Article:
The draw of paradise is not enough alone, hate needs to be combined.  With hate any kind of paradise could be an incentive, make up any story that will do.  The mix can be then a great weapon, as we so have tragically learned.  Then with such a weapon the direction of whole countries can be affected, as we have tragically learned.  Or did we learn anything from this recent set of disasters.  This mix of religious belief focused with hate is a weapon superior to any nuclear missile.  And its vastly cheaper.  More specifically, its cost/effect ratio is low.  Not like million dollar drones, tanks, aircraft and multibillion costs of spying, storing all the emails of all theUScitizens for all the years since Georgie Porgie.  Is email storage another war on civilians?  But who’s the enemy?

Creating Gardening Paradises is the Answer

But gardening does not lead to hate but paradise, and that paradise is here on the earth.  And we can build it ourselves, so if humans survive there will be good stories to share.  The garden is a creative, beautiful thing that returns life from dead plants and waste foods.  It’s the most important food source on the planet.  Participating in the value shift turning waste into the source of life, wow! That’s a high.  Chaos gardening is new because I just made it up as a way to explain what I see in my back yard garden.  Chaos is hip, such a new idea, and combining it with gardening beats even an imagined paradise, certainly one based on hate.  I’ll explain further.

Chaos implies lack of direct manipulation.  I like to think it’s the basis of our universe, behind all the Nature we see, the stuff of energy that runs the earth/sun ecosystem.  Chaos can be seen when  looking at particles seen through a microscope jumping in a drop of water, without on obvious cause.  Chaos is an indicator of the stuff of the Universe.  Chaos like this threatens people who know how the Universe is structured by an omnipresent and omni-beneficient god.  When someone professes special knowledge I want to see the evidence and evaluate where the conclusions made from the evidence is justifiable.  That’s the scientist speaking.  Scientists have never started a war, even though their results are twisted into weapons.  Politicians start wars.

Gardening is Part of The Paradise We Can Create Here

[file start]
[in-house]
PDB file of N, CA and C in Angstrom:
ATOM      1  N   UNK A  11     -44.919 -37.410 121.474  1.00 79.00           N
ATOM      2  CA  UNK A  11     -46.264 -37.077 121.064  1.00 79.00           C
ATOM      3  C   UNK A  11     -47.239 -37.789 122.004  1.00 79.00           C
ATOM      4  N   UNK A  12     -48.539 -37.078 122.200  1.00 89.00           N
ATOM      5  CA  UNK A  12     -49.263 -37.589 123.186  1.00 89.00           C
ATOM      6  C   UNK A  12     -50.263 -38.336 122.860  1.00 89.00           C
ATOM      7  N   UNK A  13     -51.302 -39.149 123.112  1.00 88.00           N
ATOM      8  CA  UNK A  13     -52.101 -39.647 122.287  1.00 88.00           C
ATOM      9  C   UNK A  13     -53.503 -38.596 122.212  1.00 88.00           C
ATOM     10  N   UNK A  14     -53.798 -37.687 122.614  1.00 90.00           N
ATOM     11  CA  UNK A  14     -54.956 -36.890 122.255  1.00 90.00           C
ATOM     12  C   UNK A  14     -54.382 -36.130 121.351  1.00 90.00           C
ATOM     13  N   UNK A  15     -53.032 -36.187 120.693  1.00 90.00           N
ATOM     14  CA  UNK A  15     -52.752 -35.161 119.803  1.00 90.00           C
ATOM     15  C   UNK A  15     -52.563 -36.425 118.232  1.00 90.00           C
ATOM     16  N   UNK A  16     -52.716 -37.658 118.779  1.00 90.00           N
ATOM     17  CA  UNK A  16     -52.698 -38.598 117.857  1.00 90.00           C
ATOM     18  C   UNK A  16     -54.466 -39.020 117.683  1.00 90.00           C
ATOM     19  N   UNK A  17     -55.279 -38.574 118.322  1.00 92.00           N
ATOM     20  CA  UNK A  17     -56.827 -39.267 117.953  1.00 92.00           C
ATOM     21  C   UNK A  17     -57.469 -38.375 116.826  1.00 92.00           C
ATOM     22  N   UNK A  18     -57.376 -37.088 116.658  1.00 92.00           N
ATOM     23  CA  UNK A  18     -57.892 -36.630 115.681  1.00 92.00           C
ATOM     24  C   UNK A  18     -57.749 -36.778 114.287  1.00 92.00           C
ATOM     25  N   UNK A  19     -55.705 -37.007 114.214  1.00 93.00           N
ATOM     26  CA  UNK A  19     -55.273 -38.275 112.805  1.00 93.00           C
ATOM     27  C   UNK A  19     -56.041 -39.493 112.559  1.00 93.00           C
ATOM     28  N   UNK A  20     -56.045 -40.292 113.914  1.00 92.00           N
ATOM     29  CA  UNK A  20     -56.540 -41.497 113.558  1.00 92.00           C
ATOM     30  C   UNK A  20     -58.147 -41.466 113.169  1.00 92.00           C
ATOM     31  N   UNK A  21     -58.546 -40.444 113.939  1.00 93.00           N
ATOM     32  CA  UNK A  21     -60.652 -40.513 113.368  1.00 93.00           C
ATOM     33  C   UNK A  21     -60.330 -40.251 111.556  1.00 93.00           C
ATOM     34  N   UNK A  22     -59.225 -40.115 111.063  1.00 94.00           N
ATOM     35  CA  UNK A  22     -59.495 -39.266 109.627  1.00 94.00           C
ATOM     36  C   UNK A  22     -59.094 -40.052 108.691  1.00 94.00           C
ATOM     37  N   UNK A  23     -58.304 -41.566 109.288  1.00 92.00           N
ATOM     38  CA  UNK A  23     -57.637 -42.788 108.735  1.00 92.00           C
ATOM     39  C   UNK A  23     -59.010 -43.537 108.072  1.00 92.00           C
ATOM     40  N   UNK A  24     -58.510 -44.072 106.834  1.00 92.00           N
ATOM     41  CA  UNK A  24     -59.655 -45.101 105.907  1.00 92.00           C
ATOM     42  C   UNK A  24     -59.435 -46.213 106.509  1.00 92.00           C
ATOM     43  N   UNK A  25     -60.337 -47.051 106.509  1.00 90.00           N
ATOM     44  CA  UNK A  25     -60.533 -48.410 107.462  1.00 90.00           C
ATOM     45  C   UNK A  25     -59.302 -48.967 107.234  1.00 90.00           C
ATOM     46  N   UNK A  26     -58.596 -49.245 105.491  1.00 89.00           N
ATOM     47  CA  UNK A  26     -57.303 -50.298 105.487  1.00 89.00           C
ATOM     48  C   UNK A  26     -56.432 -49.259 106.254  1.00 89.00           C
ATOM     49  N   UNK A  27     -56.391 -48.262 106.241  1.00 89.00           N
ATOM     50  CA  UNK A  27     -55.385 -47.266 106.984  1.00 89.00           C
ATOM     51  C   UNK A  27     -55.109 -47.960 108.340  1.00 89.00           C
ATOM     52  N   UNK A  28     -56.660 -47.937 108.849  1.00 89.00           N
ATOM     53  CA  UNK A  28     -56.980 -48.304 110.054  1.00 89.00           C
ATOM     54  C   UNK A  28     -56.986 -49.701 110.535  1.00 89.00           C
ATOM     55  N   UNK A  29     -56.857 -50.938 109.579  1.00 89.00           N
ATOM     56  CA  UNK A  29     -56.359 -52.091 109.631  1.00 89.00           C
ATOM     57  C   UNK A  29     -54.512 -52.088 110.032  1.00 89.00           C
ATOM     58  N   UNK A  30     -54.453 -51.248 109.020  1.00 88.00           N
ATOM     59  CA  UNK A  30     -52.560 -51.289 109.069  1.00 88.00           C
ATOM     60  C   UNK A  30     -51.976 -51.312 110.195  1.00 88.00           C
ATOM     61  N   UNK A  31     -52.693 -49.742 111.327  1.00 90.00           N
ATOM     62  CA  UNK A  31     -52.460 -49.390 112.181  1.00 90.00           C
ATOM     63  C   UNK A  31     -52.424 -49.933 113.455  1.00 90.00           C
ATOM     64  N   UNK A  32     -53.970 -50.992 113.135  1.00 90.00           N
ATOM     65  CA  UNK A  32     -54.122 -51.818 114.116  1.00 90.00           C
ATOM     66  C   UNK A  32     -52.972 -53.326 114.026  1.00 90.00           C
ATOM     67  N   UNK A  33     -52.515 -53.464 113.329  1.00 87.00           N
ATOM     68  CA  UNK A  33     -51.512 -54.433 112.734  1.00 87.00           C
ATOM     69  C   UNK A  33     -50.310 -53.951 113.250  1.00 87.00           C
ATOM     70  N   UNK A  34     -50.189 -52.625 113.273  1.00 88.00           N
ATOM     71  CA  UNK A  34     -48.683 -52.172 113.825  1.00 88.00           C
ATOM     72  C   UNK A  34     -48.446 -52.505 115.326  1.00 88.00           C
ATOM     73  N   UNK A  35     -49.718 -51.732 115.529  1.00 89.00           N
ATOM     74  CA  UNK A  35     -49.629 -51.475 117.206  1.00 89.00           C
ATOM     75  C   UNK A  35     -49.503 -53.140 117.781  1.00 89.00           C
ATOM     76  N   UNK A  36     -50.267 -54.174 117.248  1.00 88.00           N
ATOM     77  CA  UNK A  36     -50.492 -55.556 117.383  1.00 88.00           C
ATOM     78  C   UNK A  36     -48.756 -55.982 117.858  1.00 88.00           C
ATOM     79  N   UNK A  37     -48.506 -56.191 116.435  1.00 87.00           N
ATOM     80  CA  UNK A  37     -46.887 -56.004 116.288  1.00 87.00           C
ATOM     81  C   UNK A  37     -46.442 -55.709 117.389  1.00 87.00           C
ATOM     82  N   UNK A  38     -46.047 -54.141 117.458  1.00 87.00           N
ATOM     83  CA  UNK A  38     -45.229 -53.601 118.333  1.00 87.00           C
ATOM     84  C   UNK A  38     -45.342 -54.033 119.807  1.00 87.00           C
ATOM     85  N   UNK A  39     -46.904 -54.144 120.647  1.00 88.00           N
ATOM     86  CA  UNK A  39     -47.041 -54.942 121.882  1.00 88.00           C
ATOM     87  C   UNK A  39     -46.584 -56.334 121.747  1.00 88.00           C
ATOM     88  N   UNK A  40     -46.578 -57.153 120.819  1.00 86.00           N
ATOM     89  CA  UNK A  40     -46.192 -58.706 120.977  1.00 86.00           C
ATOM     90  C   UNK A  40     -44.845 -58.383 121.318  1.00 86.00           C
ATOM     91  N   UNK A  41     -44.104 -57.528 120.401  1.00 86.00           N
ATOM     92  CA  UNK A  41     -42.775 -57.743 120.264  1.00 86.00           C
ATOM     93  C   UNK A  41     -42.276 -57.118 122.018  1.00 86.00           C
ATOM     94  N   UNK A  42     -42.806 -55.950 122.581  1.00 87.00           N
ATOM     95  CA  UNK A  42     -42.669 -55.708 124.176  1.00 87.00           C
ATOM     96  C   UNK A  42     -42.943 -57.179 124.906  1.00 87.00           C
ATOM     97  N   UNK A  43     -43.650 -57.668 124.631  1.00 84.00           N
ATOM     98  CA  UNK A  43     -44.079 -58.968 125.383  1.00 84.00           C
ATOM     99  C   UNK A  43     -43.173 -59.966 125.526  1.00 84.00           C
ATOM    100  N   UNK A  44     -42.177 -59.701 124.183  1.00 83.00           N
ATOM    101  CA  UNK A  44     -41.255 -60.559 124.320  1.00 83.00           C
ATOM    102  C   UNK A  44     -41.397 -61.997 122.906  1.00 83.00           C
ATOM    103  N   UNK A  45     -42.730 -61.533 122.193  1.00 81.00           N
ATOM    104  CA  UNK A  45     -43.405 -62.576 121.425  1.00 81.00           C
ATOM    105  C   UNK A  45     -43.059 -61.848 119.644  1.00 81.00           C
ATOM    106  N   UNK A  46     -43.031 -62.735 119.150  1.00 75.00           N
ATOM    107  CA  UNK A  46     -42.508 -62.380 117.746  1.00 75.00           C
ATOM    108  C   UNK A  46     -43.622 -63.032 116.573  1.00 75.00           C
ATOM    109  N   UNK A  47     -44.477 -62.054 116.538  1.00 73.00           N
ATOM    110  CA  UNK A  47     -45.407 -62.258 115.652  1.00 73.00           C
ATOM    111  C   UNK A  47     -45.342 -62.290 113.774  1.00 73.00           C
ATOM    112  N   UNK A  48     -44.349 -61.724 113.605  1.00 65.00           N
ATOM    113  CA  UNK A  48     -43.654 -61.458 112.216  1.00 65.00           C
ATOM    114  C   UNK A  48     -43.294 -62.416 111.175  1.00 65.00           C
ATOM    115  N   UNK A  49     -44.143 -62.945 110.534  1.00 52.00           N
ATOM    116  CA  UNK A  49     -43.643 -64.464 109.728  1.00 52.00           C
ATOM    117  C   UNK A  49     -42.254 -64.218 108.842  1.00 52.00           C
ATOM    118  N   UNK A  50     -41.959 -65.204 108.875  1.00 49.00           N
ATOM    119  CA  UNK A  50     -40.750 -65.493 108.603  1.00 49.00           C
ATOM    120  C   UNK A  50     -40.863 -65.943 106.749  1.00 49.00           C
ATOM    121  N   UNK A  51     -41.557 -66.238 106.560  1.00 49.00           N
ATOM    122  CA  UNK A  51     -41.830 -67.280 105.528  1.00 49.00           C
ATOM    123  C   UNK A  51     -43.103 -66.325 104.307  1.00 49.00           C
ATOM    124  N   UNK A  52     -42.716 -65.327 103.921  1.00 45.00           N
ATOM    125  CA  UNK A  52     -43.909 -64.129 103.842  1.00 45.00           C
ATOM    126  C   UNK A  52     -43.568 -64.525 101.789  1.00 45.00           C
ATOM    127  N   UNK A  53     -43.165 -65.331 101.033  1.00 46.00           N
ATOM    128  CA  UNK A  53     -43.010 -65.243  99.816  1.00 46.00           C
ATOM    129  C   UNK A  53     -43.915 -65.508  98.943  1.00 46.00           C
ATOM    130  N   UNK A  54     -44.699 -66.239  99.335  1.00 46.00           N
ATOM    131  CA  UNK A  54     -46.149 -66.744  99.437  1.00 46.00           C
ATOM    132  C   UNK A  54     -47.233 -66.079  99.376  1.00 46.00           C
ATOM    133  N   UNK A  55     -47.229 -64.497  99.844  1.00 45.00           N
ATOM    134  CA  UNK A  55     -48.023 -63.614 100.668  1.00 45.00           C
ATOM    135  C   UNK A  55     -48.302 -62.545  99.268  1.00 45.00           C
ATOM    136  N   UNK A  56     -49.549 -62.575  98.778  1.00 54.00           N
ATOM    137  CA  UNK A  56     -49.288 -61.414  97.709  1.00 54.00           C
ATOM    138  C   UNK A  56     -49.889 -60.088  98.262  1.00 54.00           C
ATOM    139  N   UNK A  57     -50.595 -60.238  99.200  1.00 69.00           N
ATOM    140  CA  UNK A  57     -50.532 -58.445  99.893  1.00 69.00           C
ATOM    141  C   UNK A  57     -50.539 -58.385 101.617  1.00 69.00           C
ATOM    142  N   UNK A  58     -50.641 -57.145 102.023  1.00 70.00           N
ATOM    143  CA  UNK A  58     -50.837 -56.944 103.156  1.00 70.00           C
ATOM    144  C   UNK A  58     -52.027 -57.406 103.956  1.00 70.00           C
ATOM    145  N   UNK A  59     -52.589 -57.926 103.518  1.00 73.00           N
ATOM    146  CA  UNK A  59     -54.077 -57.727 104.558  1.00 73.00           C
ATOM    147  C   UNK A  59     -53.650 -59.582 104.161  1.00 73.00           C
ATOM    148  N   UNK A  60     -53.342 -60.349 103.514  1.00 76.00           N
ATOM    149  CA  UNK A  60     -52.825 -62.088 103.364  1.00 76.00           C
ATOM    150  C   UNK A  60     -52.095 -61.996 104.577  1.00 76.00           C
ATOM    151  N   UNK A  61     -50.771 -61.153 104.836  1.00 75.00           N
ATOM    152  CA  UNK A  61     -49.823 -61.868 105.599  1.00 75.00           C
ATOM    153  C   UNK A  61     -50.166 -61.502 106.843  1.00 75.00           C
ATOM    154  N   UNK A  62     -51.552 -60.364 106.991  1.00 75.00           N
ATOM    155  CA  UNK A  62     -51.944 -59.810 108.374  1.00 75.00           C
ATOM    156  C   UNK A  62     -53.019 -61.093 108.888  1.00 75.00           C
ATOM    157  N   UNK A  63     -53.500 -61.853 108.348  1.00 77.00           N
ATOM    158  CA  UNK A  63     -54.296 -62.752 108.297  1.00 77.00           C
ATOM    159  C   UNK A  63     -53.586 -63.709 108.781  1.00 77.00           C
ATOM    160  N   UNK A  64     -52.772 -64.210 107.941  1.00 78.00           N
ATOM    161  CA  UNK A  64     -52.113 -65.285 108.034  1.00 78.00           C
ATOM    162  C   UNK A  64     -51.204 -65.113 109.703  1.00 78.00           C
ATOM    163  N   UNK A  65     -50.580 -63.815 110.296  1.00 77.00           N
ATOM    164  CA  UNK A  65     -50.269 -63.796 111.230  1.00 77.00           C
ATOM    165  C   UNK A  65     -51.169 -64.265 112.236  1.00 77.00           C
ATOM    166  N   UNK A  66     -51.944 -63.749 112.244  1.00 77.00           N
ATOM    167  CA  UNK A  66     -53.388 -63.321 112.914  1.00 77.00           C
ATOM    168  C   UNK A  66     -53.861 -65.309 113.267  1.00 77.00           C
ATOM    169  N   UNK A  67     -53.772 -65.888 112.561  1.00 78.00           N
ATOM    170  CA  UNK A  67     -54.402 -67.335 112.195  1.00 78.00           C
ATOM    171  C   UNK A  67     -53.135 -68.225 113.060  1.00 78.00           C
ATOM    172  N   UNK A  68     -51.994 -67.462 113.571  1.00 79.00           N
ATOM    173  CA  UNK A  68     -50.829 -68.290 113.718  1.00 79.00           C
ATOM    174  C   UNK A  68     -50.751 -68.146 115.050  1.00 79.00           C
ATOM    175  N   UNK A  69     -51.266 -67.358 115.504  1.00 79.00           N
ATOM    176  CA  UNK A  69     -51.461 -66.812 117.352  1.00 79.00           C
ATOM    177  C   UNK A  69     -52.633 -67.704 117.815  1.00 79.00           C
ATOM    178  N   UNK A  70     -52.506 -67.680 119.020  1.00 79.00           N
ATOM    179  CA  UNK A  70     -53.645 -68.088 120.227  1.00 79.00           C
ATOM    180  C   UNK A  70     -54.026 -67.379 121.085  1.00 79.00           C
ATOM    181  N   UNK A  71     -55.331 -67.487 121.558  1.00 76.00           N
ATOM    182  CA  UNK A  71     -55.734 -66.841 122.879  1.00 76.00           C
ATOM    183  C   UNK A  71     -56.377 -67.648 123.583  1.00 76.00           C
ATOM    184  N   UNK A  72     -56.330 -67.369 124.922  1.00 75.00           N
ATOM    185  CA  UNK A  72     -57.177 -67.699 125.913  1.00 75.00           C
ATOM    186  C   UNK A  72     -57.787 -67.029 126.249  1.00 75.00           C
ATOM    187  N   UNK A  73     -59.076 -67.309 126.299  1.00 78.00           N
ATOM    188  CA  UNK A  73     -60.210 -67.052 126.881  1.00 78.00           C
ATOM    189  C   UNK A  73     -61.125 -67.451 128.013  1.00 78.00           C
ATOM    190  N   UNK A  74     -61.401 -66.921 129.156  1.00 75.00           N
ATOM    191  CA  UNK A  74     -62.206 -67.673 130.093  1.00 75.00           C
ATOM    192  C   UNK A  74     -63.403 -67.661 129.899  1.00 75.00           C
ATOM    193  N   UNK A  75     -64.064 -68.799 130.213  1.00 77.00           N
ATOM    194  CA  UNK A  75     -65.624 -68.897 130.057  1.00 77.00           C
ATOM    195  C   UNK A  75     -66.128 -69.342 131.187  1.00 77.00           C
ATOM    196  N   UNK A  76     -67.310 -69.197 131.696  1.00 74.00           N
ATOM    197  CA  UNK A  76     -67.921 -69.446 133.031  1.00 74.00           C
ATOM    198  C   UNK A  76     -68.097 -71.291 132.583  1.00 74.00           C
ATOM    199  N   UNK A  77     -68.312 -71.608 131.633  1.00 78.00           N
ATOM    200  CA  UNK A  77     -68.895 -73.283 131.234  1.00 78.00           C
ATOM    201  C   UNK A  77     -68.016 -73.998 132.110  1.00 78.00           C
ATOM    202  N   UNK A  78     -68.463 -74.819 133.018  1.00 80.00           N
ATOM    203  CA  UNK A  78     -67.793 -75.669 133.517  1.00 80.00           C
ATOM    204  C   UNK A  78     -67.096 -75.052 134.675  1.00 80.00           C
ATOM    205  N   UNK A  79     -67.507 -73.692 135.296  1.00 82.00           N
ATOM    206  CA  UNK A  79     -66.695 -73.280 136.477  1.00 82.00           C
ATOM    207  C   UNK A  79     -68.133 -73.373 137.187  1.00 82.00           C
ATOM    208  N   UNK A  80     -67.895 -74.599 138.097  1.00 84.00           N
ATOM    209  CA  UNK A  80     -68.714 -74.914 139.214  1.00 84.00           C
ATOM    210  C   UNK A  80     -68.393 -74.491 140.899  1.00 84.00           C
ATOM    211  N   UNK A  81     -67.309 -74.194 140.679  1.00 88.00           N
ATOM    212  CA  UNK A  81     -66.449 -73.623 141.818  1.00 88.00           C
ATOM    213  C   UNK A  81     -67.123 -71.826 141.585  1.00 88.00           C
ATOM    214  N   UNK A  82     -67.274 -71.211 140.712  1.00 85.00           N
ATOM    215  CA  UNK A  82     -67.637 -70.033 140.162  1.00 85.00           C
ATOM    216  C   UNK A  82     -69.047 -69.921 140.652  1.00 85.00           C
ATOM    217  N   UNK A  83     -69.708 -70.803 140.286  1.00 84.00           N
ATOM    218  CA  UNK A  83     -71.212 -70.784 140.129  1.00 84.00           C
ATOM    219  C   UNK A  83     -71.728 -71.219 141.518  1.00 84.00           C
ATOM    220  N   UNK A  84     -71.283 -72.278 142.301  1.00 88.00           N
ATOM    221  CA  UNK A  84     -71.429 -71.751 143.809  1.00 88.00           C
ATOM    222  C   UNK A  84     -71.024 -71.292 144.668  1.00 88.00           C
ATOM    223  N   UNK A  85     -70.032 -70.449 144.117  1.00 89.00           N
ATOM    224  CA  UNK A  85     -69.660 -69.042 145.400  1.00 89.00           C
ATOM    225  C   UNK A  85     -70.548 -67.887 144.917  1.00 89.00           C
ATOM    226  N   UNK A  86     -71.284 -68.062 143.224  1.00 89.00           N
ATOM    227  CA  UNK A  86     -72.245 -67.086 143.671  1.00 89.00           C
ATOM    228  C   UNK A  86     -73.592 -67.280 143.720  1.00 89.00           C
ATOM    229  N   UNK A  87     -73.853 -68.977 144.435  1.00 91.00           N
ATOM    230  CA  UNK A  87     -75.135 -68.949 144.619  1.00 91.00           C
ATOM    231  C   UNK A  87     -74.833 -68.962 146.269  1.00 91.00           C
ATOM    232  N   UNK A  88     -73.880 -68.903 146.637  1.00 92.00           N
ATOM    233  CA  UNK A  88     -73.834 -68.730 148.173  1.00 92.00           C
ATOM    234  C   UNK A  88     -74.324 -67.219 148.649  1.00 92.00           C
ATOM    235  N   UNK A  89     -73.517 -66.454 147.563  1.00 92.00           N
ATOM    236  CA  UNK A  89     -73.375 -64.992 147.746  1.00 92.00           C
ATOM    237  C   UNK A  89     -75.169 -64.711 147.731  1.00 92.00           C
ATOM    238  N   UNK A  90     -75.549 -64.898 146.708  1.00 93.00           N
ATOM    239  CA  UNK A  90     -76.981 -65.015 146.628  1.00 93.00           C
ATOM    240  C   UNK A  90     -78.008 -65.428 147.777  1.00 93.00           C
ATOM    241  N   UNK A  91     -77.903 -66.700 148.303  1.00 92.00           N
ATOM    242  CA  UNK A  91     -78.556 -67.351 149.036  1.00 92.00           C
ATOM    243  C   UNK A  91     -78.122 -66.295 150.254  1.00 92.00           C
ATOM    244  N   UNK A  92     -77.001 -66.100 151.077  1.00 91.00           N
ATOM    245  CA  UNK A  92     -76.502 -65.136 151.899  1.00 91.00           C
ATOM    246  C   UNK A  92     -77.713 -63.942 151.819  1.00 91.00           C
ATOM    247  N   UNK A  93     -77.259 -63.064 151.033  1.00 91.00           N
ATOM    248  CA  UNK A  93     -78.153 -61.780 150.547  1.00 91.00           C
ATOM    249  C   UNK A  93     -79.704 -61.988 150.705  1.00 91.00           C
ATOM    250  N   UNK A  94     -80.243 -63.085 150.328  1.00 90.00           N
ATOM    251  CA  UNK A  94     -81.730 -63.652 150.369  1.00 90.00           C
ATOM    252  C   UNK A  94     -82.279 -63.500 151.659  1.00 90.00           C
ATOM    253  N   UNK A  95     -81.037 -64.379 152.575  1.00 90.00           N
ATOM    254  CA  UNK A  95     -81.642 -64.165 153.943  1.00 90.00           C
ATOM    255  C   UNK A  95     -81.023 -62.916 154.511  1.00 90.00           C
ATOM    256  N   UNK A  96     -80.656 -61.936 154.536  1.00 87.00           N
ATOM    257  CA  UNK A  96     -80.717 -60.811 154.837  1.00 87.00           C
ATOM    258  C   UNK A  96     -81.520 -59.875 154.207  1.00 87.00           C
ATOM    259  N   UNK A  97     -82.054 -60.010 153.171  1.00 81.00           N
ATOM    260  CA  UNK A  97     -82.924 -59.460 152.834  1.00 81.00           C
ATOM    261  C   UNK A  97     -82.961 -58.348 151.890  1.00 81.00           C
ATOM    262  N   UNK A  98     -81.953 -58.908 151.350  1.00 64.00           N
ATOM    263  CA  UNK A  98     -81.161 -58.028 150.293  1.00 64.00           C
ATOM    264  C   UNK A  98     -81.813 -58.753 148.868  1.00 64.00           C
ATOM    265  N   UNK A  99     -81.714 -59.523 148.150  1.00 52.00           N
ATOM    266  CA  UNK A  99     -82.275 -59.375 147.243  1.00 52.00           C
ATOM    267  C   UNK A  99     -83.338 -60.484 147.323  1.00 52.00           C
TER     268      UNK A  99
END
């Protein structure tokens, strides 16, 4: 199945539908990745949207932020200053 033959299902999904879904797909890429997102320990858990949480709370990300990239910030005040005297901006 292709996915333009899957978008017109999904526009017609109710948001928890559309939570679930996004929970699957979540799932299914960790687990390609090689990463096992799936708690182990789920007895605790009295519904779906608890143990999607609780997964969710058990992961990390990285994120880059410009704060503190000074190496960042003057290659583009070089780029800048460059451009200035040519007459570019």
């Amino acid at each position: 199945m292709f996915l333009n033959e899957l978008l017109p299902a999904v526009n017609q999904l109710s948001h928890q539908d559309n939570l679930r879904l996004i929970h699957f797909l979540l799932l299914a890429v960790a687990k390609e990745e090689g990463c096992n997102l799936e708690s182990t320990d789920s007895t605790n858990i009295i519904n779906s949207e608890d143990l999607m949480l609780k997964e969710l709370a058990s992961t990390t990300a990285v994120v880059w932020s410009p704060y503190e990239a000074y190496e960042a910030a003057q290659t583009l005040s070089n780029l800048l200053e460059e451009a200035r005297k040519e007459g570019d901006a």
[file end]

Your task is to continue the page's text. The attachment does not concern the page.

As long as I keep putting compost onto the garden as mulch everything seems to just jump out of the ground down her in the SW US, in Santa Barbara.  This is because we have a mild climate, high levels of sunshine, sandy clay soils, and enough water.  We have a green waste curbside pick up stream and county composting system which makes free mulch available for pick up or delivery (costs).  Watering the garden takes too much water too, even though my plan is to raise the mulch level as high as it will go.  In April we used just over 10,000 gals of city water, cost $80..  That’s over 300 gals per day.  I don’t use toilet water for urine disposal as I poor it into the garden.  Mulches reduce the need for irrigation.  I have seen mulches 6 inches deep with no weeds between planted plants; that’s my goal.  Goals are achievable, ideals always recede, as one approaches them.  So make realistic goals, its more fun.

The deeper the mulch, the greater the insulation against the heat of the sun which would normally dry the bare soil excessively.  The increased evaporation from bare soil robs plants of life stimulating water, which would be conserved with mulches, even at a shallow level.  The soil organisms will take the mulch and chew it up, add their own manures to the soil all feeding the plants via their roots.  The tunnels made by the mites, nematodes, insects and all the others are part of the root respiratory system supporting green plants.  The roots take in oxygen, just like the leaves.  The roots also take in all the nutrients to support their plant lives.  These soil/root tunnels are thus nutrient sources, too.

WATER IS IMPORTANT but Precipitation Patterns are Changing

This water relationship is more accentuated here in SB which is a marginal desert area – with an average of 18 inches of rainfall.  Mediterranean bioclimatic regions have their rainfall in the winter.  This year is very different.  Its now May and expected rainfall is down, which means earlier dry hills than normal.  Its been a dry year all the way to August so far and the threat of fires is high.  Usually the hills dry enough to support a fire by mid June.  By September, certainly by December without rains, massive fast burning fires are more likely.  This is expressible like a mathematical relation: Early dry hills equals early fires.  Early fires are big problems with big costs.  This is especially true for the palace houses on the outskirts of Santa Barbara.  The last big fire here destroyed over 200 Montecito Palaces.  Fewer palace houses would be a benefit.  Insurance rates would be lower.  Mulches help conserve water, the deeper the better.  They may even reduce fire hazards, depending upon their processing and how they are used.